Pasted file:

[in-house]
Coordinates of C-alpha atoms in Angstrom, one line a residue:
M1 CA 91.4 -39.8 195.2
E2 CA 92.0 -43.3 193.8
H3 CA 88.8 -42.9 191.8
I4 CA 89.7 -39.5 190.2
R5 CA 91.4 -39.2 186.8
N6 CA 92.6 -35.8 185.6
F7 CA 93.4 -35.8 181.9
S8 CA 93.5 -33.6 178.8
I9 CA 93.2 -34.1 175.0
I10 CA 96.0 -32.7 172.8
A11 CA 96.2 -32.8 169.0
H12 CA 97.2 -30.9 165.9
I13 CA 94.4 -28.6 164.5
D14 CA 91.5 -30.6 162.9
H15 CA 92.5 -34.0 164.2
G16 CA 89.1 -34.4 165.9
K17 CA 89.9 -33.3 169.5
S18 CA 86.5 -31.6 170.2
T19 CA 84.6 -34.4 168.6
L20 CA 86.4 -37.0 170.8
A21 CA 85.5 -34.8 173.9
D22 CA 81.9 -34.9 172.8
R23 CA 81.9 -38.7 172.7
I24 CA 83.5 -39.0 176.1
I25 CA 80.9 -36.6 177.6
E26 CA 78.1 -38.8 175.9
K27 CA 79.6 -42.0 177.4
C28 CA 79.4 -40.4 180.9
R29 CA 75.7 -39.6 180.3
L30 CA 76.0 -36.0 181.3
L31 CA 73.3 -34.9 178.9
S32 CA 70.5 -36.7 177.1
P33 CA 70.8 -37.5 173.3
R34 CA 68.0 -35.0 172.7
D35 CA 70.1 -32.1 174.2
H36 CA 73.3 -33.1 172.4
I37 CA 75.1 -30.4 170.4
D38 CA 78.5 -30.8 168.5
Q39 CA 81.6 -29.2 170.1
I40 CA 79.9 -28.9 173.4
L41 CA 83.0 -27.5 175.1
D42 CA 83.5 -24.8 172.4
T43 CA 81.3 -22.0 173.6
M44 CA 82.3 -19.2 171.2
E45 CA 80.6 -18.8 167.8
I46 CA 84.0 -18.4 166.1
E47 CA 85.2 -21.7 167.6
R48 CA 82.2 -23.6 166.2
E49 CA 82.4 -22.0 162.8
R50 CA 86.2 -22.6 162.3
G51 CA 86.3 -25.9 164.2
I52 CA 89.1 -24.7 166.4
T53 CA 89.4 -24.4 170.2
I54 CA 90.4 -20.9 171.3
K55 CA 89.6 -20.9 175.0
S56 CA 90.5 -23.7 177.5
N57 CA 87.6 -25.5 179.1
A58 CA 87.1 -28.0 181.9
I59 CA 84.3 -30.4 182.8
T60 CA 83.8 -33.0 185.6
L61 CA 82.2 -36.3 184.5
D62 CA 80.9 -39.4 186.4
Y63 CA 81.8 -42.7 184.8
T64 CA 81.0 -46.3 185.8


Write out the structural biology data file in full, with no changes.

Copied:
[in-house]
Coordinates of C-alpha atoms in Angstrom, one line a residue:
M1 CA 91.4 -39.8 195.2
E2 CA 92.0 -43.3 193.8
H3 CA 88.8 -42.9 191.8
I4 CA 89.7 -39.5 190.2
R5 CA 91.4 -39.2 186.8
N6 CA 92.6 -35.8 185.6
F7 CA 93.4 -35.8 181.9
S8 CA 93.5 -33.6 178.8
I9 CA 93.2 -34.1 175.0
I10 CA 96.0 -32.7 172.8
A11 CA 96.2 -32.8 169.0
H12 CA 97.2 -30.9 165.9
I13 CA 94.4 -28.6 164.5
D14 CA 91.5 -30.6 162.9
H15 CA 92.5 -34.0 164.2
G16 CA 89.1 -34.4 165.9
K17 CA 89.9 -33.3 169.5
S18 CA 86.5 -31.6 170.2
T19 CA 84.6 -34.4 168.6
L20 CA 86.4 -37.0 170.8
A21 CA 85.5 -34.8 173.9
D22 CA 81.9 -34.9 172.8
R23 CA 81.9 -38.7 172.7
I24 CA 83.5 -39.0 176.1
I25 CA 80.9 -36.6 177.6
E26 CA 78.1 -38.8 175.9
K27 CA 79.6 -42.0 177.4
C28 CA 79.4 -40.4 180.9
R29 CA 75.7 -39.6 180.3
L30 CA 76.0 -36.0 181.3
L31 CA 73.3 -34.9 178.9
S32 CA 70.5 -36.7 177.1
P33 CA 70.8 -37.5 173.3
R34 CA 68.0 -35.0 172.7
D35 CA 70.1 -32.1 174.2
H36 CA 73.3 -33.1 172.4
I37 CA 75.1 -30.4 170.4
D38 CA 78.5 -30.8 168.5
Q39 CA 81.6 -29.2 170.1
I40 CA 79.9 -28.9 173.4
L41 CA 83.0 -27.5 175.1
D42 CA 83.5 -24.8 172.4
T43 CA 81.3 -22.0 173.6
M44 CA 82.3 -19.2 171.2
E45 CA 80.6 -18.8 167.8
I46 CA 84.0 -18.4 166.1
E47 CA 85.2 -21.7 167.6
R48 CA 82.2 -23.6 166.2
E49 CA 82.4 -22.0 162.8
R50 CA 86.2 -22.6 162.3
G51 CA 86.3 -25.9 164.2
I52 CA 89.1 -24.7 166.4
T53 CA 89.4 -24.4 170.2
I54 CA 90.4 -20.9 171.3
K55 CA 89.6 -20.9 175.0
S56 CA 90.5 -23.7 177.5
N57 CA 87.6 -25.5 179.1
A58 CA 87.1 -28.0 181.9
I59 CA 84.3 -30.4 182.8
T60 CA 83.8 -33.0 185.6
L61 CA 82.2 -36.3 184.5
D62 CA 80.9 -39.4 186.4
Y63 CA 81.8 -42.7 184.8
T64 CA 81.0 -46.3 185.8